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The Freshies - Tire Issues, Larson Dominance, and The Start of the “Real Season” in Sin City

Photo Credit: Chris Graythen/Getty Images

By Adam Carabine

Best Mind Games

So far this season, we haven’t seen any dominance quite like what we did this weekend.  Kyle Larson was unstoppable - his win almost felt inevitable.  It wasn’t quite Martin Truex Jr. Coca-Cola 600-level dominance, but it was close. 

You’ve got to wonder if this gets demoralizing to the rest of the field at a certain point, or whether it gets in their heads.  I’m sure none of them would care to admit it, but it must sometimes feel like they can have an absolutely perfect day and still come up short to Larson in the 5.  Talk about mind games.

This was the first time we’ve seen this kind of performance from Larson this season, but it likely won’t be the last.

Best (or Worst?) Second Fiddle

Speaking of being demoralized, Tyler Reddick had a stellar day.  He finished 2nd in both stages, earning 18 extra points, he even challenged for the win late, finishing a respectable P2 overall.  And yet, he wasn’t celebrating at the end.

His post-race interview featured frustrations about how difficult it can be to pass in the Next-Gen car, mistakes on pit road that he had to overcome, etc.  “Same shit, different year,” he said dejectedly, dropping an S-bomb on live television.

It got me wondering, who is the king of the 2nd place finish right now?  Tyler Reddick’s certainly got a case to be made.  

He’s the only current Cup Series regular who has more than double P2 finishes than he has wins.  (5 wins, 11 runner up finishes).  The only other driver with a similar ratio is Ross Chastain (4 wins, 8 runner up finishes), but Reddick really does take the cake.  

It reminds us of the age-old question in racing - would you rather finish dead last with no shot at a win? Or would you rather lose in a photo finish like Atlanta the week before?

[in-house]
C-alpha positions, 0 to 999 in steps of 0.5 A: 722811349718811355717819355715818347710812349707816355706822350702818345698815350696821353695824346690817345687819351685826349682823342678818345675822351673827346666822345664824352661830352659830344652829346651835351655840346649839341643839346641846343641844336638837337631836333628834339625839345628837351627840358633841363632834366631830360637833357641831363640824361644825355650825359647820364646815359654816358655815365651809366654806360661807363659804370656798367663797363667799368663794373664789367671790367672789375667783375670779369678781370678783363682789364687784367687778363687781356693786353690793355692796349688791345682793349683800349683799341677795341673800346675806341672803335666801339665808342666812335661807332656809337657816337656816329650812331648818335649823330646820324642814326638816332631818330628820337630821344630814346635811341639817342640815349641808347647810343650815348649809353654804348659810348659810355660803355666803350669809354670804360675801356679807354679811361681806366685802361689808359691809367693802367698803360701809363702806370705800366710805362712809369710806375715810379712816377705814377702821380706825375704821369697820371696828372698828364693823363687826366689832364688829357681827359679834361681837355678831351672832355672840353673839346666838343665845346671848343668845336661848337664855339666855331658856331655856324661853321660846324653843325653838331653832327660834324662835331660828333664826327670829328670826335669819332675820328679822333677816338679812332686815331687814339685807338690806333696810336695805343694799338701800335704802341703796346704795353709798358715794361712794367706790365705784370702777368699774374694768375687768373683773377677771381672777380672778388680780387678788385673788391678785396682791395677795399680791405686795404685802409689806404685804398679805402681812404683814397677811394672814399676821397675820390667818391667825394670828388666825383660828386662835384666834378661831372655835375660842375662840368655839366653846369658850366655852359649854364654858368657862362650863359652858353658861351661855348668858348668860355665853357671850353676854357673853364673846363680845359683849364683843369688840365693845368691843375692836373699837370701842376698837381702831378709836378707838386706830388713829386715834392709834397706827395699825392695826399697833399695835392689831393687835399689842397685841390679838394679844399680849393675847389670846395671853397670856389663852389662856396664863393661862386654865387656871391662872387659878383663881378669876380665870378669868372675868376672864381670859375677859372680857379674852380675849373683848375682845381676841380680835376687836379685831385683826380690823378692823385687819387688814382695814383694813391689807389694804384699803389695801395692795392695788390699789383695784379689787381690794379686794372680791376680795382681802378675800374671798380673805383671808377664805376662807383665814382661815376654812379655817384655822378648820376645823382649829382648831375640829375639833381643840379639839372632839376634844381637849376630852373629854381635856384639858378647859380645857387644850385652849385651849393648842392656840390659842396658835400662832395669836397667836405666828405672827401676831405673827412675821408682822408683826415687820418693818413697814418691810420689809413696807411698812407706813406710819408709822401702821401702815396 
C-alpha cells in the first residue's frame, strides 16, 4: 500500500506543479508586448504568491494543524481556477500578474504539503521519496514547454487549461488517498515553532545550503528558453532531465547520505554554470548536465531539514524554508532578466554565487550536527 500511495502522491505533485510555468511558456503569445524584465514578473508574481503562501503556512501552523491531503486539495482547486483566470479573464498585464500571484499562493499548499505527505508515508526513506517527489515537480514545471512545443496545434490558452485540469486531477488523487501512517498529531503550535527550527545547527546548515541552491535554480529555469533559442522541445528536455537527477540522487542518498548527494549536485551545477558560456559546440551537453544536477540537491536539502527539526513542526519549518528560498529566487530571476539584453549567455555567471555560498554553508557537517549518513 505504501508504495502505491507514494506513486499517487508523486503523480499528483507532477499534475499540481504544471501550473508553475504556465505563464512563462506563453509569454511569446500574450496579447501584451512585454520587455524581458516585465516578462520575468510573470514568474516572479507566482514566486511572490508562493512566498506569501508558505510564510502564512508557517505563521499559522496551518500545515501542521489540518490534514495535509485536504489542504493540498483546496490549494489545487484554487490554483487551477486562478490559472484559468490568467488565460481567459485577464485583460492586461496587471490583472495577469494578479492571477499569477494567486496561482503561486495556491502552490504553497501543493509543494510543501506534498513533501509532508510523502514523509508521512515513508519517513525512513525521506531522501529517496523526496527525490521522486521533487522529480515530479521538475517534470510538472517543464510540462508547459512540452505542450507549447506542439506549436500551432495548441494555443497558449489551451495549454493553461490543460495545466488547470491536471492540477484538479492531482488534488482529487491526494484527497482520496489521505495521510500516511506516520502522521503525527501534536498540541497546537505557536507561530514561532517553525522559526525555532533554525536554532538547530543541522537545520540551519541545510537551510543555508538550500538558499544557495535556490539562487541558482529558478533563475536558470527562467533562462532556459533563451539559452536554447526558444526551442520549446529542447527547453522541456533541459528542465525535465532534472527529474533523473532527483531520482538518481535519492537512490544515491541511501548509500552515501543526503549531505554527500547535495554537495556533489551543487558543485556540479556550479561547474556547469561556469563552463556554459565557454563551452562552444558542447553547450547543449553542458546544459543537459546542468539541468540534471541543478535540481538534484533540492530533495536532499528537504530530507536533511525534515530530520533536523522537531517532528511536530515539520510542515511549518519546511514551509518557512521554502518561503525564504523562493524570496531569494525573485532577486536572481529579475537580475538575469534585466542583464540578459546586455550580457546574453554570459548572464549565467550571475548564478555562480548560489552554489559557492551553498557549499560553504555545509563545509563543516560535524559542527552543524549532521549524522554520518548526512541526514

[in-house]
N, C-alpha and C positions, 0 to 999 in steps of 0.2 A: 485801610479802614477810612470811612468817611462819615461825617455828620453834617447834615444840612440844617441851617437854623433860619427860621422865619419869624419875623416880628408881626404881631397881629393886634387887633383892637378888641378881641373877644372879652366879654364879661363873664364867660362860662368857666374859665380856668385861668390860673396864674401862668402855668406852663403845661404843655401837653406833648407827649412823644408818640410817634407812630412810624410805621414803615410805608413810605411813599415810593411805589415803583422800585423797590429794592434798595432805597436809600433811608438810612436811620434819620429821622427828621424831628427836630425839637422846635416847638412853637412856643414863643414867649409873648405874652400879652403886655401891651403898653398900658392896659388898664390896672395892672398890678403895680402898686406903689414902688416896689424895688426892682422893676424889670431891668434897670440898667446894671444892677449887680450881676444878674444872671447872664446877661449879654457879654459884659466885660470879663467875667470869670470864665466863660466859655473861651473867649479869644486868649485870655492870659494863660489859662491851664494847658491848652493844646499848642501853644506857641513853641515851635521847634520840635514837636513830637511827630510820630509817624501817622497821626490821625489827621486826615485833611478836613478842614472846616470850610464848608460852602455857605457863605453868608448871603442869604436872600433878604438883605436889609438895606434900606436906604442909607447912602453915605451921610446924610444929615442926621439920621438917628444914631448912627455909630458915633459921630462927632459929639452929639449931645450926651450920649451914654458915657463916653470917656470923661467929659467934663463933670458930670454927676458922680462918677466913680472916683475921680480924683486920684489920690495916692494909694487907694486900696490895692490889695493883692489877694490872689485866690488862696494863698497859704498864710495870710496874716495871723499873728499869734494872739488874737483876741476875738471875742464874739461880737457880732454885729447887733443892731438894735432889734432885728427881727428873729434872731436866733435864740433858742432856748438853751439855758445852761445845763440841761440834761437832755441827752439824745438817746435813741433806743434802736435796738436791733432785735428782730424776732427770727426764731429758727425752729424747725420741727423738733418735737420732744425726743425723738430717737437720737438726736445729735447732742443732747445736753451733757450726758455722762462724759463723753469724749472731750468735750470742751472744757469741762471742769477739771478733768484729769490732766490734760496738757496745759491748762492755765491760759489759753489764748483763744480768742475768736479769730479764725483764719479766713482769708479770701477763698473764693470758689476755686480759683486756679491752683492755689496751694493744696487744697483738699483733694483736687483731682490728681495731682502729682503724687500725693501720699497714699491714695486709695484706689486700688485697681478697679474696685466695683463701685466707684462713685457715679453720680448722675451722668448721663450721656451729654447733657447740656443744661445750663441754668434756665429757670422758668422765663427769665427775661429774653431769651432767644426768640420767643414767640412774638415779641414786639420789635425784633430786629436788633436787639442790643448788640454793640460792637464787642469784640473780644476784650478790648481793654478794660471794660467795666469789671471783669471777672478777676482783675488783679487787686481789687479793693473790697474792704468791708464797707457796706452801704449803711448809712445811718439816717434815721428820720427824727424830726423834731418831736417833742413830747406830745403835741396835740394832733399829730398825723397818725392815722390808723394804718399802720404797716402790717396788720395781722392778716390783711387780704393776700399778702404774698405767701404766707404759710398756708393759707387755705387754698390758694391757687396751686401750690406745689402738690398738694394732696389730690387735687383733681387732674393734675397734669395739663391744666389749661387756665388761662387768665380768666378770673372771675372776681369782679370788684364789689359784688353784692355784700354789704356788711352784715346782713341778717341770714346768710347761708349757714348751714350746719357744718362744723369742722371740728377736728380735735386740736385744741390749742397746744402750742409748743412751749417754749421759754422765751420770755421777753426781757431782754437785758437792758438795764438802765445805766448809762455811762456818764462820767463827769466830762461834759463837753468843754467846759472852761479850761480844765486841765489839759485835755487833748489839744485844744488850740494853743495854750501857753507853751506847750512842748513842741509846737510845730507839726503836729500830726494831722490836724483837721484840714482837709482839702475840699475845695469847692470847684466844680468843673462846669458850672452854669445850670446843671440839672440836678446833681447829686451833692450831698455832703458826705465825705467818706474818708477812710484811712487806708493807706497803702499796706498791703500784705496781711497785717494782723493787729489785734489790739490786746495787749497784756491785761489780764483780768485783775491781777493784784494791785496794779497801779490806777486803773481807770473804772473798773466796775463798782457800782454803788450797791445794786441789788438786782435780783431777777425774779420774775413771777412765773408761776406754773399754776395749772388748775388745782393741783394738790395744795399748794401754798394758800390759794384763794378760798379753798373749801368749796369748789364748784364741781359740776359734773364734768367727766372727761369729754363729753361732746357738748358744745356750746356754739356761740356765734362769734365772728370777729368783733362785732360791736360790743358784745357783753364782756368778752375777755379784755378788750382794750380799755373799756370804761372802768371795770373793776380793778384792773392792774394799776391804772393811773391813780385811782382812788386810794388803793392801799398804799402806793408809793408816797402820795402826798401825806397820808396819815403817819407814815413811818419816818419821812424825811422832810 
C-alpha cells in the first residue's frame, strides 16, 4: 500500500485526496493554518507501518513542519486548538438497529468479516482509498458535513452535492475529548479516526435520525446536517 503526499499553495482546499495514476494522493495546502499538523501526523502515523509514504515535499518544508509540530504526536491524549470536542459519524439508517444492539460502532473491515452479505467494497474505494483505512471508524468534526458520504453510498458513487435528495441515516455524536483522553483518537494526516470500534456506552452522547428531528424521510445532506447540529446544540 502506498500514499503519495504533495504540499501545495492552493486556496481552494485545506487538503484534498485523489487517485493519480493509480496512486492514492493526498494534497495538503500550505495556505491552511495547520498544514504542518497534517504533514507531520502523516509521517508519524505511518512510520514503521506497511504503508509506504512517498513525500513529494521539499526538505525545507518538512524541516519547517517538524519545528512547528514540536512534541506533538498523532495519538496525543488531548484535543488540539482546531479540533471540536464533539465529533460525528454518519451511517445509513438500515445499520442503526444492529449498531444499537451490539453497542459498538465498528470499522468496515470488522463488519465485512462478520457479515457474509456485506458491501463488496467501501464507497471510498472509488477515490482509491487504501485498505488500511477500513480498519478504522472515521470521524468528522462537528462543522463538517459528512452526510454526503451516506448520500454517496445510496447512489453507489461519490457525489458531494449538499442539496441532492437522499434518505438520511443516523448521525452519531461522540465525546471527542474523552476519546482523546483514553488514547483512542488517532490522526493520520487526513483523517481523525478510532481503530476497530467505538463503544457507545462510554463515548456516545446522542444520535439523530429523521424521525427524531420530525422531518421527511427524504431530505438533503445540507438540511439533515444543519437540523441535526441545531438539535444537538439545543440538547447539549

The NASCAR points system certainly rewards Tyler Reddick more than it does a Chris Buescher (the lone DNF of the race in Vegas - he finished P37), but which of the two feels better on Monday morning?

Best Anniversary Gift

They say that the traditional gift for a 20th anniversary is either china or platinum (side note - does anyone follow these traditions anymore?), but I imagine that the Drive For Diversity Program is happy with what they’re getting.  

Drive For Diversity, or D4D as it’s often shortened, is a program that NASCAR started in 2004 to attract more minority and female drivers, crew members, owners, sponsors, etc. to the sport.  NASCAR has been a traditionally white, male-driven sport, an image they are trying to shed, in an effort to be welcoming to everyone.  

Through the first nine races of the NASCAR season (if you count Trucks, Xfinity & Cup), graduates of the D4D program have been making waves. Graduates of the program have won four of these races.  Nick Sanchez and Rajah Caruth in the Craftsman Truck Series, and Daniel Suarez and Kyle Larson in Cup.

This. Is. Important.  And also historic.

The growth of this sport is dependent upon developing new young talent from all walks of life, and the key to that is representation.  Young people want to see athletes that look like them on TV.

Best Follow Up

Last week in The Freshies, I talked about the potential pressure on Vegas to put on a good show this weekend.  Still trying to carry on the momentum of “The Netflix Effect,” the schedule was tweaked for 2024 to have two SuperSpeedways in a row.  As far as viewership, that gamble seems to have paid off.